“When I went to Venice, my dream became my home.” —Marcel Proust
Here it is, the Venice of your dreams, wooing, intriguing, disorienting, and exhilarating visitors like no other city on earth. Misty and mystical bridge between East and West, straddling both yet belonging to neither, Venezia is like a faded, once great queen that still manages to enchant and beguile. The never-ending stream of tourism began well over 1,000 years ago, and no wonder: As Henry James said, a visit to Venice becomes a perpetual love affair.
Gallerie Dell’Accademia—Venice’s largest museum, the Accademia contains the most extensive collection of Venetian masters in the world, spanning the 13th to the 18th centuries and all the major painters, including Titian, Tintoretto, Giorgione, Veronese, Bellini, and Carpaccio. Viewing 15th-century depictions of the city, it’s amazing to see how little has changed.
Ca’ d’Oro and the Galleria Giorgio Franchetti—Created by early-20th-century philanthropist Baron Giorgio Franchetti, the Ca’ d’Oro comprises two joined palaces (the opulent 15th-century Ca’ d’Oro—one of the city’s most famous and beautiful canal side palazzi—and the smaller Ca’ Duodo) and contains the baron’s private collection of paintings, sculpture, and furniture, which he donated to the Italian government during World War I. Among the masterpieces on display are Titian’s Venus and Mantegna’s St. Sebastian.
Chiesa dei Frari (Church of the Friars)—In a city filled with churches, this immense Franciscan bastion—built in the 13th and 14th centuries—stands out as the home of several masterworks, including Titian’s Assumption, depicting the ascension of the Virgin Mary into heaven; Donatello’s wood-carving St. John the Baptist; and Bellini’s 1488 triptych The Madonna and Child Enthroned.
Chiesa dei Santi Giovanni and Paolo (Church of Saints John and Paul)— Also built during the 13th and 14th centuries, this massive Gothic church—the largest in Venice after St. Mark’s—contains the tombs of twenty-five doges, plus works by a number of Venice’s greatest painters, including Bellini and Veronese, whose ceilings depict New Testament scenes.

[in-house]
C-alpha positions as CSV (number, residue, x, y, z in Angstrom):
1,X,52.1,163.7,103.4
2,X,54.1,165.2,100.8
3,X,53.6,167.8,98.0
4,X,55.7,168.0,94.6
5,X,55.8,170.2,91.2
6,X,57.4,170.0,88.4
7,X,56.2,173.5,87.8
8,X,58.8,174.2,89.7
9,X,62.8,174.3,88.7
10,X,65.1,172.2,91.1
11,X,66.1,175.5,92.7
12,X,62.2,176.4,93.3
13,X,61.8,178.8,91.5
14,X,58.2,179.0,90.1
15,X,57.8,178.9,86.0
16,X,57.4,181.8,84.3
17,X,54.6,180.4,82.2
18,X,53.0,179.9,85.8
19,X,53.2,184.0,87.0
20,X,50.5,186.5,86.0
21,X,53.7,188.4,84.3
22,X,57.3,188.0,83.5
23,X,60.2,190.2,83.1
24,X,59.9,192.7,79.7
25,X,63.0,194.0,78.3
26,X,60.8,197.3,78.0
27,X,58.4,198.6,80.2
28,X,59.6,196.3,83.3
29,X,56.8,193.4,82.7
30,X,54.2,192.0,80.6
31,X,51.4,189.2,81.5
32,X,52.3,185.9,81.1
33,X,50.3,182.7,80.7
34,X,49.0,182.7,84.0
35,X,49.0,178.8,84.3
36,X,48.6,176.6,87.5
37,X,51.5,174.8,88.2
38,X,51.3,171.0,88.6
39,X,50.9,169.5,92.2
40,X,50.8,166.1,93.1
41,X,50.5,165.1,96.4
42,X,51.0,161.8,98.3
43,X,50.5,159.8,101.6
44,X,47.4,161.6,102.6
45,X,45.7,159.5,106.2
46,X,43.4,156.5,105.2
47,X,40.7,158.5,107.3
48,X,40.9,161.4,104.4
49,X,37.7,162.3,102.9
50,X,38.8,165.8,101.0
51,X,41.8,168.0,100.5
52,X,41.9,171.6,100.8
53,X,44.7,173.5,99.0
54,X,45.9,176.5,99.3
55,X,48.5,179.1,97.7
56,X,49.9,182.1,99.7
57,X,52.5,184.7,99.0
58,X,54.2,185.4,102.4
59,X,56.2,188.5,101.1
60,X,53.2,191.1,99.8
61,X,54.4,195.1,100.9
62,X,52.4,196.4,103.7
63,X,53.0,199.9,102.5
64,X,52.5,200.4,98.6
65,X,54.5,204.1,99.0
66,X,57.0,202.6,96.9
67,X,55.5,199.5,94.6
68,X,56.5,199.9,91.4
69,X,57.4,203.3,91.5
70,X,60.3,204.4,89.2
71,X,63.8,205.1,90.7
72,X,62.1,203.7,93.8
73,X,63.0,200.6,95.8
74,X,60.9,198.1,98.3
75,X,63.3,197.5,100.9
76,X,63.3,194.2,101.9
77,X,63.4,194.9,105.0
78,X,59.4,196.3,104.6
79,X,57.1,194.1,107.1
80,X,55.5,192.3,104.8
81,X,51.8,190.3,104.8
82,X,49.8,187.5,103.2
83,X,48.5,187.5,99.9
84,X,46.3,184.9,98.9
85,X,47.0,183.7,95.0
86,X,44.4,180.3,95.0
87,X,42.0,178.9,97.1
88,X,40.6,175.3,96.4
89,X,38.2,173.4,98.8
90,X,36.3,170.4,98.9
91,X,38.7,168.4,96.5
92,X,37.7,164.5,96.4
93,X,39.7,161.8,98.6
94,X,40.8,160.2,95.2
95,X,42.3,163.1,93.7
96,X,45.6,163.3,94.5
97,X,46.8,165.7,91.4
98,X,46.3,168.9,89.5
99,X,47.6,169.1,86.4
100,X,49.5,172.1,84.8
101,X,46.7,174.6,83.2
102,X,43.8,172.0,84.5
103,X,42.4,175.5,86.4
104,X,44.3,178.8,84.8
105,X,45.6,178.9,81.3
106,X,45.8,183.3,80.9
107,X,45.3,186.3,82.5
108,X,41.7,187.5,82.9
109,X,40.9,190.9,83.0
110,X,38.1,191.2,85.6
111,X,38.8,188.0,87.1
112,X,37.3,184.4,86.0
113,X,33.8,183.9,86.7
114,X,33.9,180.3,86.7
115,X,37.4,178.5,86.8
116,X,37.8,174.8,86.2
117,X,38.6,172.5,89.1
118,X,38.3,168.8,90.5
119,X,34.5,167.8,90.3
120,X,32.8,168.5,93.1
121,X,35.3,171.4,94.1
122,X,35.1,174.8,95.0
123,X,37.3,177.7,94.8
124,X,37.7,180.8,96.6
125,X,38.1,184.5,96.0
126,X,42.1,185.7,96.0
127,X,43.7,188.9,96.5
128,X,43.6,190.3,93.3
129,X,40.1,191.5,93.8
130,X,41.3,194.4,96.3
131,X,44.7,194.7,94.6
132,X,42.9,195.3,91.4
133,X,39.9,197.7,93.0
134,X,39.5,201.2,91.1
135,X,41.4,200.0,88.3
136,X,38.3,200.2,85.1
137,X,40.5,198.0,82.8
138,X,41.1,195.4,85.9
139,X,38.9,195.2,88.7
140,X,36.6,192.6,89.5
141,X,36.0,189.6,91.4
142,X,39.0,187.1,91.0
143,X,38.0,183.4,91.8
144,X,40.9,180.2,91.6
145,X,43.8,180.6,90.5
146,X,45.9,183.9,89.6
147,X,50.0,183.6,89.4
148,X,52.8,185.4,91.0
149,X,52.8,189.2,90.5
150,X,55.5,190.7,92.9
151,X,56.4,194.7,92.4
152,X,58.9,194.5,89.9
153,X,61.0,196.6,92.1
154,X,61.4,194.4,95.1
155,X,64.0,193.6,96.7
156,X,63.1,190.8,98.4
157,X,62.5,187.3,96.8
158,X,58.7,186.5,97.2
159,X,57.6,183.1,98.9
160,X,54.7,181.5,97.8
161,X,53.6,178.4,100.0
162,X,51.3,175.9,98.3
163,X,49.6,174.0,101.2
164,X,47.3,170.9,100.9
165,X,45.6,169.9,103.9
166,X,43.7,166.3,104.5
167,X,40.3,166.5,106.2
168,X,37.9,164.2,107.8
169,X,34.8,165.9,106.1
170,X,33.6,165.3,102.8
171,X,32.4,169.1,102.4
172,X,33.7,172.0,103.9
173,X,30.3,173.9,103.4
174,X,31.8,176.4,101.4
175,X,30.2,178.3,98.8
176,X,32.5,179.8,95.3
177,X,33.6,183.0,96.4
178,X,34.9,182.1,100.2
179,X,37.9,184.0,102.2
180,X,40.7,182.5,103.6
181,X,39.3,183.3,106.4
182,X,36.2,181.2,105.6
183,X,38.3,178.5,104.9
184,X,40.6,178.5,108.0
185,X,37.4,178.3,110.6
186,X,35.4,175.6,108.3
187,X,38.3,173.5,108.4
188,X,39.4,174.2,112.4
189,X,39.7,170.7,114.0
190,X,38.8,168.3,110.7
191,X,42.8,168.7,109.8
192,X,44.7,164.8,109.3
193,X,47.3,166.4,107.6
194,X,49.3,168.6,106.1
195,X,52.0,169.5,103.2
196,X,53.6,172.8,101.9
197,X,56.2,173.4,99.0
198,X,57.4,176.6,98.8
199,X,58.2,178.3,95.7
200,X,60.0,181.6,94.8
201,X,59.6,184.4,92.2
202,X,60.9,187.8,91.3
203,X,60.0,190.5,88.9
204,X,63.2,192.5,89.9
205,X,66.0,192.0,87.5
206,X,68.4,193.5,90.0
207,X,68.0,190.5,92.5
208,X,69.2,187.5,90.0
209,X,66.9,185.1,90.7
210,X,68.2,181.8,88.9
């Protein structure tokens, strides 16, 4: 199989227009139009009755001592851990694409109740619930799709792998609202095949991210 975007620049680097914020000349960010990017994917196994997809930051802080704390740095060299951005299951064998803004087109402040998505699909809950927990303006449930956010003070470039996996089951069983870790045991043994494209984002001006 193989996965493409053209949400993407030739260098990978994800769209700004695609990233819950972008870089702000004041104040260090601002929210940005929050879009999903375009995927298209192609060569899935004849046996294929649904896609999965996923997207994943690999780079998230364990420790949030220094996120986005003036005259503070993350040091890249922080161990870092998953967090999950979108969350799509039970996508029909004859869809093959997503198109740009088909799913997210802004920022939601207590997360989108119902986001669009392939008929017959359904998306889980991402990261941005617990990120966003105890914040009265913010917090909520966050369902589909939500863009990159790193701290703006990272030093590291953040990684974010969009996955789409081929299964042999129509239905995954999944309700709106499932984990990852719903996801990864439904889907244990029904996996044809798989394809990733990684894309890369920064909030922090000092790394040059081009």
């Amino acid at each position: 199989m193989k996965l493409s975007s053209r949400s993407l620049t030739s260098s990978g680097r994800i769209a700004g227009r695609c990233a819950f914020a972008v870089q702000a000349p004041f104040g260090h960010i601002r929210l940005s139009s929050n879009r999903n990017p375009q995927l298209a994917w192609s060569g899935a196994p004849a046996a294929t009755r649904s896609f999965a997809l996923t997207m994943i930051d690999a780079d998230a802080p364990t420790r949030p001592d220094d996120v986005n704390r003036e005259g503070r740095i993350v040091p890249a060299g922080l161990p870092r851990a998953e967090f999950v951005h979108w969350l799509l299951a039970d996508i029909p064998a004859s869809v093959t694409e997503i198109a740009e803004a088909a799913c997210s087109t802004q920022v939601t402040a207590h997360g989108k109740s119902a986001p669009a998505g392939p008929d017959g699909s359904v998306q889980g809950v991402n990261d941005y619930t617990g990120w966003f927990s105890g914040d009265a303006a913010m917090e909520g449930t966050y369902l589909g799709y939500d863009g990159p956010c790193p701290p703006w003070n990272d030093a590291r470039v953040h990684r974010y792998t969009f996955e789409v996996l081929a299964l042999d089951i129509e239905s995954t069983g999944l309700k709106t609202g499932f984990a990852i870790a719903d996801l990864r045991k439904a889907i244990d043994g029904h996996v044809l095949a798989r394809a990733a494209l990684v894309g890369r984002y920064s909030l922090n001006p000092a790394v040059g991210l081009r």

To the right of the church is Andrea del Verrocchio’s famous 15th-century bronze statue of the mercenary Bartolomeo Colleoni astride a horse, one of the great masterworks of early Renaissance sculpture.
Palazzo Ducale (Doge’s Palace)— Between the Basilica di San Marco and St. Mark’s Basin sits the palace from which the dukes ruled La Serenissima (the Most Serene Republic) and much of the eastern Mediterranean for 1,000 years, with each doge elected for life.
Filled with paintings by the greatest Venetian artists, including Veronese and Tintoretto, the present pink- and-white marble structure is the cumulative work of many architects over the centuries, meant to impress Venice’s wealth and power upon visitors arriving by ship.
Highlights include the doge’s private apartments, the assembly room of the Council of Ten, and the Bridge of Sighs (Ponte dei Sospiri), which links the palace with the Palazzo delle Prigioni, where prisoners were held after being judged by the council.
The Romantic poets gave it its name. Take an English-language tour or a self-guided audio tour to really understand the palace and the maritime empire that was governed from its halls.
The Grand Canal—Venice’s Main Street, its 2-mile aquatic thoroughfare, is lined with hundreds of weather-worn Byzantine and Gothic palazzi and abuzz with canal life.
For a nominal fee, jump on the number 1 vaporetto (water bus), which plies the full length of the S-shaped “Canalazzo,” for a cruise through 1,000 years of local history, dodging errant gondolas and delivery boats. Starting at either Piazza San Marco or the Santa Lucia train station, savor it once by day for rush-hour stimulus and once at night for the quiet, unmatched romance of it all.
Peggy Guggenheim Collection—One of the world’s great collections of modern art, housed in a palazzo on the Grand Canal that was once the home of Peggy Guggenheim, patron to many of the greatest 20th-century artists, including Jackson Pollock and her husband, Max Ernst. Her collection includes works by Duchamp, Picasso, Leger, Klee, Magritte, Rothko, Chagall, Mondrian, and many others. A sculpture garden contains works by Giacometti, Claire Falkenstein, and Mirko.
Interestingly, Ms. Guggenheim’s palace is an unfinished work, begun in the 1750s and intended to rise two stories taller than it ended up.